This brings me to the acting which is absolutely fantastic. Martin Freeman portrays Bilbo Baggins about as well as anyone could have hoped; it’s fascinating watching his character evolve from a person who cowered at the slightest inkling of trouble to one who charges a horde of angry orcs by himself. Still, he is given his moments of weakness but nowhere near on the same scale as Frodo was… maybe Frodo should have taken a leaf out of his uncle’s book? He wrote it all down for Christ’s sake!! Ian McKellen reprises his role as the wizard Gandalf whom we all came to know during The Lord of the Rings. It is important to keep in mind that this is a Gandalf pre-Lord of The Rings who has significantly less on his plate than we know he will have in future, and this shows. The erudite side of Gandalf is no less sharper than we have come to know but he clearly lacks the sense of urgency that one might associate with the impending return of Sauron, and in the context of the story this makes sense. Along the way we discover that Gandalf has his own motives for joining the group… so be sure to pay attention! The dwarves range from the comical, to the laid-back, to the downright intimidating. However, they all get their moments to shine and show audiences just why they are a part of this motley company of adventurers and avengers. Elrond (Hugo Weaving), Galadriel (Cate Blanchett), Saruman (Christopher Lee) all return to fulfill their respective roles but it is the exceptional performance of Andy Serkis as Gollum who nearly steals the show at the tail end of the film. I cannot say a whole lot about the “Riddles in the Dark” scene between Bilbo and Gollum but suffice to say everyone involved absolutely nailed it, there is no way they could have done it better.
Unfortunately there are some pitfalls to be found in the film. This is a point I brought up during my review of The Dark Knight Rises and it’s going to resurface here: This film is insanely long! It clocks in at about 3 hours 20 minutes, so be warned and be sure to get a drink before you sit down in the theater. This leads nicely into the second problem with An Unexpected Journey which is that the journey itself takes a fair amount of time to actually get on the road. Sure, time needs to be taken to introduce characters and establish the purpose of the quest but 50 minutes…? Hmmm… That’s pushing it a bit. Certain story arcs are hastily rushed through, the notable example being the arc involving The Necromancer, which I hope is delved into deeper in the next installments. I saw An Unexpected Journey in 2D and in 24fps (Frames Per Second) and therefore had no gripes whatsoever with the way certain scenes were shot, but I have heard very mixed things about the 48fps version so keep that in mind.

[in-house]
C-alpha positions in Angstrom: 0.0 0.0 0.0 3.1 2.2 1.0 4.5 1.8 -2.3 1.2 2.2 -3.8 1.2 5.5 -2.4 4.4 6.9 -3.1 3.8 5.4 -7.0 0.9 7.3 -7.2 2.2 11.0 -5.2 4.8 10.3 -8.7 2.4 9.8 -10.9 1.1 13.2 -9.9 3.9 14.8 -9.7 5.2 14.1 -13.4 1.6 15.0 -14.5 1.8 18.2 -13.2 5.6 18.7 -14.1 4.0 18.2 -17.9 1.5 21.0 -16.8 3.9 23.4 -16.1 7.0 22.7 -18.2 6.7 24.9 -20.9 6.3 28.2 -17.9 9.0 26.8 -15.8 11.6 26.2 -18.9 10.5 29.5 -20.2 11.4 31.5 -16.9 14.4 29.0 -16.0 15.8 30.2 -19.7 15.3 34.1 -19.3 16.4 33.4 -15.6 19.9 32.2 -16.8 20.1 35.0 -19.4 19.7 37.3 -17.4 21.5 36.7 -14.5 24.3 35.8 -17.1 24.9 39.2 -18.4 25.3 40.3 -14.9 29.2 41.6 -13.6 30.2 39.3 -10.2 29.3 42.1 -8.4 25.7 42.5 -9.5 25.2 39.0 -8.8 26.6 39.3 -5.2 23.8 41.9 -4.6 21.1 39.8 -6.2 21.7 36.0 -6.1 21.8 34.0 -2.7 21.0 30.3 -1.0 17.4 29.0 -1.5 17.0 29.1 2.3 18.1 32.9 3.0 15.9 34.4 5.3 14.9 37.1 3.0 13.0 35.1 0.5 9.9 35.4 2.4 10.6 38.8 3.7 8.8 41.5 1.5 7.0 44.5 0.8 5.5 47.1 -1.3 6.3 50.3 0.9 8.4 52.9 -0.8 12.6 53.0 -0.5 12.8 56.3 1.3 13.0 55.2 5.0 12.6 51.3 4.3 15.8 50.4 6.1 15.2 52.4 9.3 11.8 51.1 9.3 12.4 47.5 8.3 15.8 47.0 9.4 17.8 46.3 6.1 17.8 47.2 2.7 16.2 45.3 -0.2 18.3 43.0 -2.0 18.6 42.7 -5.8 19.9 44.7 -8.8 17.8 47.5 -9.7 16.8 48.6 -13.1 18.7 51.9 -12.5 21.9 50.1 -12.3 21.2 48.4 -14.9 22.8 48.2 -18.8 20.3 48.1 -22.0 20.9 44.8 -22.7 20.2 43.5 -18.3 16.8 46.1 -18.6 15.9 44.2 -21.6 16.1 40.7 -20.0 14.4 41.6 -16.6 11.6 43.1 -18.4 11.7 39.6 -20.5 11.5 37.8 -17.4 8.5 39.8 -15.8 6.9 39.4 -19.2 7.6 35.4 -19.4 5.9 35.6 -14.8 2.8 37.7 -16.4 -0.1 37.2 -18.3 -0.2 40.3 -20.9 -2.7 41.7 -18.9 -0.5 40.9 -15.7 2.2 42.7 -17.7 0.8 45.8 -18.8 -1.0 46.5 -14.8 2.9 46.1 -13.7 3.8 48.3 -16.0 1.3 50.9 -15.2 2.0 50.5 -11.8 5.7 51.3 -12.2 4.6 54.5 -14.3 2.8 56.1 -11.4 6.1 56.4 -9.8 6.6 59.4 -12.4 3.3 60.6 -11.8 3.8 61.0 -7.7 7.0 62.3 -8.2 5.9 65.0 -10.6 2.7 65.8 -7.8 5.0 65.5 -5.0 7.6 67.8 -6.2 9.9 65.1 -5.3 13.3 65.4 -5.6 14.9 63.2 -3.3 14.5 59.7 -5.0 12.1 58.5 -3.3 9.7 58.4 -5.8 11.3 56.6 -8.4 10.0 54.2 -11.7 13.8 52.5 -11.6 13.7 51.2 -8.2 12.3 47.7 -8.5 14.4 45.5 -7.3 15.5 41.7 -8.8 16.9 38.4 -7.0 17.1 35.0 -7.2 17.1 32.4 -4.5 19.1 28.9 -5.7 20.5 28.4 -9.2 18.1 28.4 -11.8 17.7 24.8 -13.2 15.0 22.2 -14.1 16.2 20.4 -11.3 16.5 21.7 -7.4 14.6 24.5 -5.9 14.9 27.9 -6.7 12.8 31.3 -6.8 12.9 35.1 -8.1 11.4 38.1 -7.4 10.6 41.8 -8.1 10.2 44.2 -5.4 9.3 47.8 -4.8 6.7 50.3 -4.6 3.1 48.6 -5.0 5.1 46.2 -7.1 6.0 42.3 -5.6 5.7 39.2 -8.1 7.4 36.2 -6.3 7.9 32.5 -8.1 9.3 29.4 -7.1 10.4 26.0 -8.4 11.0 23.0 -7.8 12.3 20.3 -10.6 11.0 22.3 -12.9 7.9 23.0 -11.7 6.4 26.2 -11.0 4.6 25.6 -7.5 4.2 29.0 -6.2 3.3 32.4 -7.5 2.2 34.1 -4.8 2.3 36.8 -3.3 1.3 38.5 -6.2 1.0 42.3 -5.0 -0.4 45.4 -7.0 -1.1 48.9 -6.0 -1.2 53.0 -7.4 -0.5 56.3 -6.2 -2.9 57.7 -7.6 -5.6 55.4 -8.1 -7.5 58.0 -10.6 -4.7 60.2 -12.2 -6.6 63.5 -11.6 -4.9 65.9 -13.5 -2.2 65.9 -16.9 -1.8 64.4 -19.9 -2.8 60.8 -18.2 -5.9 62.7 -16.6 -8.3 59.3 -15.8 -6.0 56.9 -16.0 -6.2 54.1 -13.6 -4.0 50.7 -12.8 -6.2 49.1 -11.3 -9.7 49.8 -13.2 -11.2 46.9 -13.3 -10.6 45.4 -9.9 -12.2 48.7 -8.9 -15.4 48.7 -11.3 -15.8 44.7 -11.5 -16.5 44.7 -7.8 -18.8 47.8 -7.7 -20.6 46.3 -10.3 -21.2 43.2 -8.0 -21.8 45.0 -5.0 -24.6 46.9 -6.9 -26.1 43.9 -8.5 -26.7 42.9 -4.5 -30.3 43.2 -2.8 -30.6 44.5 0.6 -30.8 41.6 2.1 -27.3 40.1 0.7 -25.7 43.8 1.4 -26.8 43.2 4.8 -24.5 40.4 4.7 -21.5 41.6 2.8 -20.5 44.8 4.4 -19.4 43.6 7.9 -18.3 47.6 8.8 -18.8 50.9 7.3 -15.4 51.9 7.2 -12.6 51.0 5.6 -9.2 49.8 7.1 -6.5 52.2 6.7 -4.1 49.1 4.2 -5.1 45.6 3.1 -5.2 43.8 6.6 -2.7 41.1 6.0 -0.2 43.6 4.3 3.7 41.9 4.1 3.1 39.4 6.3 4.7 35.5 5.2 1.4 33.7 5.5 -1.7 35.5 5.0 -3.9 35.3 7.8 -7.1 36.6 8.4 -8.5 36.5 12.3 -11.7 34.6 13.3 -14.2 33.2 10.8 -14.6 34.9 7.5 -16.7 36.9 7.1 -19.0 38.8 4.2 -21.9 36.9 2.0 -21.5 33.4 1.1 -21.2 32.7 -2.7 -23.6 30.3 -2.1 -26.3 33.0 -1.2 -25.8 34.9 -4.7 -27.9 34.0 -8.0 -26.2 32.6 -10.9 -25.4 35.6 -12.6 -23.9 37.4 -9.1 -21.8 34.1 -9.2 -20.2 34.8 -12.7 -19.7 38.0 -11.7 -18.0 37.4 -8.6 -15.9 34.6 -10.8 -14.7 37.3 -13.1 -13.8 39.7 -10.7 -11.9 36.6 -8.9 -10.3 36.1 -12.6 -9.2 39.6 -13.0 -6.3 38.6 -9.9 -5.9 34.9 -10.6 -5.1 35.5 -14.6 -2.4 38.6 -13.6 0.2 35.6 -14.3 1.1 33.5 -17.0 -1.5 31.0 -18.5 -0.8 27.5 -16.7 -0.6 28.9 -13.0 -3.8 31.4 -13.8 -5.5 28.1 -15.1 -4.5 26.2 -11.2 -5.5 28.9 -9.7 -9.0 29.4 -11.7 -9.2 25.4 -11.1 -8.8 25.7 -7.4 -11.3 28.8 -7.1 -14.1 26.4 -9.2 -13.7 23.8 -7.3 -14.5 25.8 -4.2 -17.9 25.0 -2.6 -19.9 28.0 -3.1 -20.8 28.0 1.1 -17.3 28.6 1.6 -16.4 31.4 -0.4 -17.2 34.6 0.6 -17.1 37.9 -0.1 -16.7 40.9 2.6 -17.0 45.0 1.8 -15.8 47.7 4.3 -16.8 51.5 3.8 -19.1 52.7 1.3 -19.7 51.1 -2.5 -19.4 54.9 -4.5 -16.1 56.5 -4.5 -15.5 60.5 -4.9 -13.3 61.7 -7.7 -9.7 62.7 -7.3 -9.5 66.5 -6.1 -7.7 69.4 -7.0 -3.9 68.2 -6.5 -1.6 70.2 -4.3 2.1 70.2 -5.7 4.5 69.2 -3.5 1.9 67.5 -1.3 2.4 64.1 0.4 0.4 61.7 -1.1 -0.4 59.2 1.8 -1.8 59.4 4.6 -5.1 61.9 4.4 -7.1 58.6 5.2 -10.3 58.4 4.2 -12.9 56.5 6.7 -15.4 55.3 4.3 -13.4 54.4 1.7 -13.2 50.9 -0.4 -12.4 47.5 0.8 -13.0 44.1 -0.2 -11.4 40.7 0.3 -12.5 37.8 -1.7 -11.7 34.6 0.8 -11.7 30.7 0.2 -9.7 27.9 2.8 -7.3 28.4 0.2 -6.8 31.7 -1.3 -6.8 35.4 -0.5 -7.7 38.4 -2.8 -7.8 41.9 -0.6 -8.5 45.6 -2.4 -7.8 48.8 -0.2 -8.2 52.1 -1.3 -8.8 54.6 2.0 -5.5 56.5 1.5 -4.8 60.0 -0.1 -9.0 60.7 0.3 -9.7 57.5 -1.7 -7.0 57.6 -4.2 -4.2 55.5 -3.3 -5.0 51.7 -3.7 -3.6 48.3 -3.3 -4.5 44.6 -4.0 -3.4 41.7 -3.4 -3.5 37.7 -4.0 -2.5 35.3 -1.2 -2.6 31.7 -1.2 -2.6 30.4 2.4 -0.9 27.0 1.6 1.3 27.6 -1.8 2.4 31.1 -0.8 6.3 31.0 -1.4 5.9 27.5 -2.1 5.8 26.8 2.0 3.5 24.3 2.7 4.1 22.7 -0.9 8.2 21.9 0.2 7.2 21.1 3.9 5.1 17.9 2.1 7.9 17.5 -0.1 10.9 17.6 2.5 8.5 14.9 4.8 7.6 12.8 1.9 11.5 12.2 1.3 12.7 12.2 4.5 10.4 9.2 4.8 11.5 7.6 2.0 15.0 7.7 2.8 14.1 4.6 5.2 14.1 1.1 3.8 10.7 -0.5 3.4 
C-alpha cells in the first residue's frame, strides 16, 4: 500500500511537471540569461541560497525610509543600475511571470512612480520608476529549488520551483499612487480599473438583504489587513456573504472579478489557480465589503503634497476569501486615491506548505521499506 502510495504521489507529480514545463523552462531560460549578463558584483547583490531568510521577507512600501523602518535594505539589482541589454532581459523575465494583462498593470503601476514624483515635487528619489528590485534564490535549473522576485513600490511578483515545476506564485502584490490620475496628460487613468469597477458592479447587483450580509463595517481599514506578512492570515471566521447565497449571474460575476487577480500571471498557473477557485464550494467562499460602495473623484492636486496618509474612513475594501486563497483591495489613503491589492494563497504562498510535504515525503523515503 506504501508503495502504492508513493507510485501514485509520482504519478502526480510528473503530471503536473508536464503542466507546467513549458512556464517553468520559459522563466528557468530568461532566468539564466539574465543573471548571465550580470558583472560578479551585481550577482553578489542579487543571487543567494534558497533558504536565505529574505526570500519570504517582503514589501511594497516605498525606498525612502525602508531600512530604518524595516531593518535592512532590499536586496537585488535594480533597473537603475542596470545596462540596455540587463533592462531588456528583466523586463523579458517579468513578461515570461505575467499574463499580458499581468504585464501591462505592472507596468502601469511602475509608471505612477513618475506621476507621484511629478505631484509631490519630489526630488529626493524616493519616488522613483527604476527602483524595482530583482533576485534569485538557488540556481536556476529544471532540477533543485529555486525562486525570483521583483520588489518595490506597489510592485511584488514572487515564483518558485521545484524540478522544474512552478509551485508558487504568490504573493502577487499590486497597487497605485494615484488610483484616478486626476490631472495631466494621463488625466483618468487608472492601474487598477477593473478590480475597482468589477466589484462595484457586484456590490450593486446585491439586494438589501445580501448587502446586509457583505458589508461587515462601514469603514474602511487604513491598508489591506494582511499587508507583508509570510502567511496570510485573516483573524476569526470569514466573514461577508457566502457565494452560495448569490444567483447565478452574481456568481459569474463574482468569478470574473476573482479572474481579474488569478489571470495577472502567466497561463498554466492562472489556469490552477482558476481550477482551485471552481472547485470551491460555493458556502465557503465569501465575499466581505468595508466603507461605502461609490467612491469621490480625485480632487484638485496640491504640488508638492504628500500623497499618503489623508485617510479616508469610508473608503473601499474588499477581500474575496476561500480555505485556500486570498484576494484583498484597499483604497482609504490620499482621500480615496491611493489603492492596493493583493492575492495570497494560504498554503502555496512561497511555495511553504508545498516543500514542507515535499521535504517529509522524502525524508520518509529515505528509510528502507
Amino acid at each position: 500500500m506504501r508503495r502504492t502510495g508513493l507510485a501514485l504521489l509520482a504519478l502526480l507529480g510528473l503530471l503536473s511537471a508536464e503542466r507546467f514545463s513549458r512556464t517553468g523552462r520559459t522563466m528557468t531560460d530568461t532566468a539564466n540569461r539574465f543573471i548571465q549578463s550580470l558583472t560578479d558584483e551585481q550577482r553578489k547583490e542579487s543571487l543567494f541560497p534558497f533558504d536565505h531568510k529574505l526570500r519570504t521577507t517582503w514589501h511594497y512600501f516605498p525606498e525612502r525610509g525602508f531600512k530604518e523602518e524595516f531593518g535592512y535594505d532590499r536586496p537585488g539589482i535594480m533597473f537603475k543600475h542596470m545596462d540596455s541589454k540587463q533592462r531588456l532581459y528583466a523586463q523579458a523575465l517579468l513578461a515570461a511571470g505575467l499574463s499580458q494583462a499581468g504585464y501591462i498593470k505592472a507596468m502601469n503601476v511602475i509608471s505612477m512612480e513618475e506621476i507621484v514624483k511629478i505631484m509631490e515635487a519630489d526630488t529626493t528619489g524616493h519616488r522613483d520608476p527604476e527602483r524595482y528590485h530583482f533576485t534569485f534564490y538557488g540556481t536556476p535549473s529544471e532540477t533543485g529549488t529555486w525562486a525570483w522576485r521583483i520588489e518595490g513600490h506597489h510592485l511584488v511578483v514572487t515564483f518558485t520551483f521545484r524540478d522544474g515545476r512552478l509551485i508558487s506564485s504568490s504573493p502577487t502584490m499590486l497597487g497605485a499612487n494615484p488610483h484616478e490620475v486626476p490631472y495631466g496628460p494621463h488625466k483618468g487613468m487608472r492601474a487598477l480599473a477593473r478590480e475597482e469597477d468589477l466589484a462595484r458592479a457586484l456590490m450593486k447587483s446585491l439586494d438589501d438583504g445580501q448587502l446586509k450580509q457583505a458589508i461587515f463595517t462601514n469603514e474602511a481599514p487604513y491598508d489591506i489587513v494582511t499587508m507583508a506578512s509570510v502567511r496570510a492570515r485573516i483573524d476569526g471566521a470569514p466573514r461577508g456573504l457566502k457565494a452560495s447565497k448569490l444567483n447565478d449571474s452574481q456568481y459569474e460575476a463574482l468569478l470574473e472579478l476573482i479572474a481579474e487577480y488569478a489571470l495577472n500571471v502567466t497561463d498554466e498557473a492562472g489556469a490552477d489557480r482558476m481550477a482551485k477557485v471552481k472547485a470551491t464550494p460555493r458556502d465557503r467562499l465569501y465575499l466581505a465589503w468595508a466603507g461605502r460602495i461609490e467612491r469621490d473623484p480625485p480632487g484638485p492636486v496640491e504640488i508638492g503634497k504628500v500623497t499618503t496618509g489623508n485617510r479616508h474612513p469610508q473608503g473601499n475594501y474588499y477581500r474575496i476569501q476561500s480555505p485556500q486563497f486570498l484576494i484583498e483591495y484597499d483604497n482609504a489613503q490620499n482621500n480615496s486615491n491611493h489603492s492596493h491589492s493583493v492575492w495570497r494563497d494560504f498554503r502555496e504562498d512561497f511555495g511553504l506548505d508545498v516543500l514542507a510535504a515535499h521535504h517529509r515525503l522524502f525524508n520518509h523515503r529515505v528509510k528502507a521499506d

Overall the positives far outweigh the negatives and The Hobbit: An Unexpected Journey proves to not only be the return to Middle Earth that people have wanted for so long but it also proves to be an engaging story which takes both it’s protagonist and it’s audience on a good adventure across the fantastical land we all love.
I’m eagerly awaiting the next installments of this new trilogy!
Final Score: 9/10
+ You’re finally going back to Middle Earth, it’s like meeting an old friend again after such a long time apart!
+ Martin Freeman as Bilbo Baggins
+ Extremely strong supporting cast
+ Engaging story
+ Great special effects
+ Beautiful scenery
– Not everyone will “Get It”
– Takes too long to get going
– Certain plot developments are not elaborated on whilst unnecessary scenes tend to drag on, some better editing wouldn’t have gone amiss